If you're in D.C., of course, you can always check out the Spy Museum which is pretty cool. FBI counterintelligence personnel got a special tour when it first opened. Lot's of cool stuff there. And I'm sure the Russians just LOVE what's buried in the bowels there...a Hall of Shame featuring their "Patriots," Americans busted for helping them...and other services...but mostly them. And one of the Russian's own (or who used to be their own) helped create it which I'm sure just THRILLS them to pieces. (For what it's worth, I don't much like the guy either I'm just sayin'). It's a unique collaboration that surely brings in big tourist dollars...as it was intended.

And that's all I have to say about that!

What's Wrong with Spook TV?

Hollywood.

They either get the intelligence world really right...or really wrong. When it comes to prime-time television, it's mostly WRONG. And not just a little bit wrong, but so incredibly wrong that, to those of us in the business, it's pretty freakin' comical.

To me, the funniest part of these shows, is that these agencies that were created to spy OVERSEAS do all their spying right here in the good ole United States...and don't involve the FBI.

Um...no! Doesn't happen like that in the real world. Not even close. If you are engaged in any type of intelligence operation in the United States it HAS to go through the FBI, must be Mueller-Approved. If it doesn't, the operation just does not go down.

I'm always working or writing so I really don't get to watch a lot of television. But there are a few shows that I DVR out of pure desperation I think, some that are entertaining as heck...and some that made my eyes roll back so far they almost got stuck. 

Shows that get it kinda right... 

The Americans. 

I don't much like The Americans for some reason. I haven't figured out why--I think it is probably the violence. I'm not for a lot of gun play in spy stories because it's so RARE inside the United States.  It's about Russians who take on American identities but still spy for the Russians. Even though it's set in the 1980s, I think it was at least inspired by the FBI arrest of the illegals network in 2010. For the episodes that I did watch, most of the first season, it was pretty engaging...and they do include the FBI--amazingly accurate for Hollywood. If I were going to recommend a show as a way to learn about how Russian intelligence operates in the United States, I'd recommend this one, even though it didn't keep me hanging on.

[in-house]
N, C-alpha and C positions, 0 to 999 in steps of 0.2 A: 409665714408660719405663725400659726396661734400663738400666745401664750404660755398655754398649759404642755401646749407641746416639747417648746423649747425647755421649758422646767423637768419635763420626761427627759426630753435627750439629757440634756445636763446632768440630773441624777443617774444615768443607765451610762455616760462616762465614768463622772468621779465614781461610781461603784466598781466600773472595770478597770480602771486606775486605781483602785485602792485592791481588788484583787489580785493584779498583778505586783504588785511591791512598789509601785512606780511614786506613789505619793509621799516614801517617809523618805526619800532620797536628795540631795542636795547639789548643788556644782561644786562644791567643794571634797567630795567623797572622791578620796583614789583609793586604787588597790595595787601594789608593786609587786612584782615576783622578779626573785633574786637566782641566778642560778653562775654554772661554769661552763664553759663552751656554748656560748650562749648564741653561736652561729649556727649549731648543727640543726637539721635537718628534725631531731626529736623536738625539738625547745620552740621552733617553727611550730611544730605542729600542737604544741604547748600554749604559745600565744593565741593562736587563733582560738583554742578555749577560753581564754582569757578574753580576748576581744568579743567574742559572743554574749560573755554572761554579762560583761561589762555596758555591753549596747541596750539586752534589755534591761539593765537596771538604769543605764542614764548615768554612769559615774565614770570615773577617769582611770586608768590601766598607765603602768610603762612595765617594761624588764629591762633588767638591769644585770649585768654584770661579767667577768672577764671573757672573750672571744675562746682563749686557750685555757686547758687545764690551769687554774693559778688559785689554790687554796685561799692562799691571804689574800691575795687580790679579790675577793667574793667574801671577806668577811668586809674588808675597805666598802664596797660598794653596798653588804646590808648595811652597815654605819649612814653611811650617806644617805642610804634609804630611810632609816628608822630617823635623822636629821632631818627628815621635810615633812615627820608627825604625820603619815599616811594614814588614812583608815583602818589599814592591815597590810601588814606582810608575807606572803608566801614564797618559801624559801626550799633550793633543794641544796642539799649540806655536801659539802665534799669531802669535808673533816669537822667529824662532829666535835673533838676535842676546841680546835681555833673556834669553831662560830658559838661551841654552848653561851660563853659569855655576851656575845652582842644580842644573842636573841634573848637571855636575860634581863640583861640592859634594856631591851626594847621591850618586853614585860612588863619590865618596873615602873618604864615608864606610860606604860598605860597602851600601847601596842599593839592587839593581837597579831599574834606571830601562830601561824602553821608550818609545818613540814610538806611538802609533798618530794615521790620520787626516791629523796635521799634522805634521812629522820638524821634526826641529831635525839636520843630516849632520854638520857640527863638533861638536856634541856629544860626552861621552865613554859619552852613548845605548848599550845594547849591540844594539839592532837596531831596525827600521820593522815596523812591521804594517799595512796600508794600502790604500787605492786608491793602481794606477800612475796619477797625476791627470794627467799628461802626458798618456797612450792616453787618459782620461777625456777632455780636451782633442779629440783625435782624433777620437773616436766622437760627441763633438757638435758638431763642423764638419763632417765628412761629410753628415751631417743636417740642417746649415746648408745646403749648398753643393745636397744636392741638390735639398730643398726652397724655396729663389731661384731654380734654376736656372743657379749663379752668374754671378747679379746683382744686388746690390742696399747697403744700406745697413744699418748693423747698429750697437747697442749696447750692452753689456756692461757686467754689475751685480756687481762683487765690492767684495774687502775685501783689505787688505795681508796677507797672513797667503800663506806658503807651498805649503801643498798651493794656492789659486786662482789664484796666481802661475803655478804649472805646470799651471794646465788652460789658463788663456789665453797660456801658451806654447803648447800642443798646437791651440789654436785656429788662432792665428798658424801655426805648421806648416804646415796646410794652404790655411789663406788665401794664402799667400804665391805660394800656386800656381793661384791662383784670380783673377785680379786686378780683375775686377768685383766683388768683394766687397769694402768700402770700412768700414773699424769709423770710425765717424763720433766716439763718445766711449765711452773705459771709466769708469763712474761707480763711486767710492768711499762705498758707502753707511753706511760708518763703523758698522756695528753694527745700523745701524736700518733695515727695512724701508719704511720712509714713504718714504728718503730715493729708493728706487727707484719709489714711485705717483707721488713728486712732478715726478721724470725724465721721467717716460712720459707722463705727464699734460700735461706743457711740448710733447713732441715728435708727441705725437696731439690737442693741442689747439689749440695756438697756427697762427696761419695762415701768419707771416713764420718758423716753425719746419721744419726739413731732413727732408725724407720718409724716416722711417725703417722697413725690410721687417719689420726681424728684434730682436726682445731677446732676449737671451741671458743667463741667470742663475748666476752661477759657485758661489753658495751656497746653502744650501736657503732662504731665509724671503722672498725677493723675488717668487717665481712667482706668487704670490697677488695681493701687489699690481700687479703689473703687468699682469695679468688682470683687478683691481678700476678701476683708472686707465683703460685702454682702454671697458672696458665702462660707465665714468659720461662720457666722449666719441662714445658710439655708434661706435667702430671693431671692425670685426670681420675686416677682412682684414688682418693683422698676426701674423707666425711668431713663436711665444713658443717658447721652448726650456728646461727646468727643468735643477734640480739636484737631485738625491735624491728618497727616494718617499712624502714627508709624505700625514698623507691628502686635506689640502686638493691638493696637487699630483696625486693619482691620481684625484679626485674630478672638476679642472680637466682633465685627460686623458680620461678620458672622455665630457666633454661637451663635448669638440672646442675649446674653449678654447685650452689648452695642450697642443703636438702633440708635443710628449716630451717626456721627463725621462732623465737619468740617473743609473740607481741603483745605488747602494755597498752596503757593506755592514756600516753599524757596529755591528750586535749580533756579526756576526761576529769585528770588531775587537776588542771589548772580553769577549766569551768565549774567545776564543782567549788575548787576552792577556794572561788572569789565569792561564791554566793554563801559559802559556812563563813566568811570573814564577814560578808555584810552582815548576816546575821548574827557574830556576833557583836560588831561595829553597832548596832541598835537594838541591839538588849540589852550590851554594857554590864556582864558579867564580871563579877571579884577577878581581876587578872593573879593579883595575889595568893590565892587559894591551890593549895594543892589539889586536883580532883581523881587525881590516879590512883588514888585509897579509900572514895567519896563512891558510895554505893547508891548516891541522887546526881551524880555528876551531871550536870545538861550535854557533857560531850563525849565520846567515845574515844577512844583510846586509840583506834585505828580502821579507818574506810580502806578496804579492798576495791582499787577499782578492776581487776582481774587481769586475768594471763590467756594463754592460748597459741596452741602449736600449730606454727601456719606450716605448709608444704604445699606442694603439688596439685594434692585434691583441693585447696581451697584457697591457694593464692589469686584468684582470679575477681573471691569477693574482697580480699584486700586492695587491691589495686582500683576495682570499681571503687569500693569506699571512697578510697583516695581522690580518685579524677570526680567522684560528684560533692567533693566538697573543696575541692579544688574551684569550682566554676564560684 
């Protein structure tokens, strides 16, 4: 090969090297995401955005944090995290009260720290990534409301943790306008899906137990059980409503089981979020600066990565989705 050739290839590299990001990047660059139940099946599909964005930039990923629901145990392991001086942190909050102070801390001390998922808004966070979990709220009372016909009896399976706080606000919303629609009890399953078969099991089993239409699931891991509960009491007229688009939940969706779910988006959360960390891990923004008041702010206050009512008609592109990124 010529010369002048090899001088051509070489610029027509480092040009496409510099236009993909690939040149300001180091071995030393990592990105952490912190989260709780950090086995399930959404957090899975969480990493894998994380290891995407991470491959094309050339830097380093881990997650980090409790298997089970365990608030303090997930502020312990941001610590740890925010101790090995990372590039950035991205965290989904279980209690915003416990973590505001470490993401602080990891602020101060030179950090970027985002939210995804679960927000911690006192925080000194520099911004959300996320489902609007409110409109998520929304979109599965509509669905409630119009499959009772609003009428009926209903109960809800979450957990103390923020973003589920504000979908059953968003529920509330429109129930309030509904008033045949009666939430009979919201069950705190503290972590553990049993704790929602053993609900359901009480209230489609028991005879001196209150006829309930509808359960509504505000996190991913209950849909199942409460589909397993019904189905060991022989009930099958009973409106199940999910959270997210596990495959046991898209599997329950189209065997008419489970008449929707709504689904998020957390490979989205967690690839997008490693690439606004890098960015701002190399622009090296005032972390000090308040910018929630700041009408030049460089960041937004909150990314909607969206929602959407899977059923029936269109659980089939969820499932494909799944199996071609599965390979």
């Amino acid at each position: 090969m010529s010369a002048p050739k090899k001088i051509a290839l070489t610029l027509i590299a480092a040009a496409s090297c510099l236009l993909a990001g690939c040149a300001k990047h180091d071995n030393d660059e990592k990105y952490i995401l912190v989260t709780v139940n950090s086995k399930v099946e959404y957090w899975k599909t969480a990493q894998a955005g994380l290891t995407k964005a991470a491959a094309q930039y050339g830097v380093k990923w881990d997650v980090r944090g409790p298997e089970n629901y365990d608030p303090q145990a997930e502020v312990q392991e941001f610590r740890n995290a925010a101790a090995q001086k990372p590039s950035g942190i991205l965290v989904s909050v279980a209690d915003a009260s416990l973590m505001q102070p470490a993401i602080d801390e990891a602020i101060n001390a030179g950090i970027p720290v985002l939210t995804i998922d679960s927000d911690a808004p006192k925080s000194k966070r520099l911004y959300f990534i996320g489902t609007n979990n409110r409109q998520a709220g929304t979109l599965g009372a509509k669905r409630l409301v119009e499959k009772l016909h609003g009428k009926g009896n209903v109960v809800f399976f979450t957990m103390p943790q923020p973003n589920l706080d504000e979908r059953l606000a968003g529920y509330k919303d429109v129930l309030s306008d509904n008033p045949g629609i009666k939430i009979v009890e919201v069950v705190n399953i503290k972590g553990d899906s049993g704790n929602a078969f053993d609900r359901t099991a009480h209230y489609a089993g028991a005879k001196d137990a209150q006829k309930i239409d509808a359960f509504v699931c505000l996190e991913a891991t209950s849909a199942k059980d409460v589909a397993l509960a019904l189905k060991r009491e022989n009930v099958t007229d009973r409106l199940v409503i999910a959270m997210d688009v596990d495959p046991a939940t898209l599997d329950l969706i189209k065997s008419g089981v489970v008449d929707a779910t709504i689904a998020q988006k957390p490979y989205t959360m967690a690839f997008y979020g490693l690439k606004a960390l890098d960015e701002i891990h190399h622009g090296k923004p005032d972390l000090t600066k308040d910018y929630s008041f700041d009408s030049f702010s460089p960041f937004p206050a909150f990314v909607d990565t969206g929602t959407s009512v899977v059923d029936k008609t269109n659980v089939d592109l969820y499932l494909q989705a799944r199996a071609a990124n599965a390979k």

Covert Affairs

Another show that is entertaining and gets it kinda right is Covet Affairs. For me, this has just the right blend of spy ops, romance, and suspense. The problem? Well, the CIA runs foreign operations out of Embassies around the world, not Langley and not throughout the United States--in DC? Naaah. If something goes wrong, the CIA would be in a whole lotta trouble. Langley certainly has oversight over operations, but Station Chiefs pretty much run the show in country--overseas. So, in this way, they get it WRONG. You don't see them coordinate with the FBI. WRONG.

Aside from those two issues, this show gets two snaps up for entertainment value.

Another clip.



Shows that get it really wrong.



Scandal. 


Now, don't get me wrong, I LOVE this show. I am thoroughly addicted to it. I think it's great storytelling that keeps me on the edge of my seat and gets my blood racing. But I would be lying if it didn't give me my share of eye-rolling moments. Most of which have centered around two things: The Mole Hunt and All Things Huck.

First of all, that Mole Hunt. I don't even want to get into how many ways this was wrong. I mean it was just wrong wrong wrong. No FBI involvement, an officer in the Pentagon delivering classified intel to a "fixer," and running operations for the "President," the CIA conducting covert black ops in the United States...targeting American citizens...for ANY reason but ESPECIALLY without FBI coordination...I mean, somebody stop me! Please. Some of you might argue COINTELPRO and the anti-communist movement...but I'll guarantee you Hoover had his thumb in every pie...whatever pies were out there.

Then there's Huck and this B213...B345...B631...B757...whatever that number is. Well...I'll say no more. We'll just chalk it up to the brilliant imagination of Shonda Rhimes and the entertainment value is off the charts...even if the accuracy is a little (a LOT) off. Trust me, I'll be hanging on by a very thin thread until next season.


Intelligence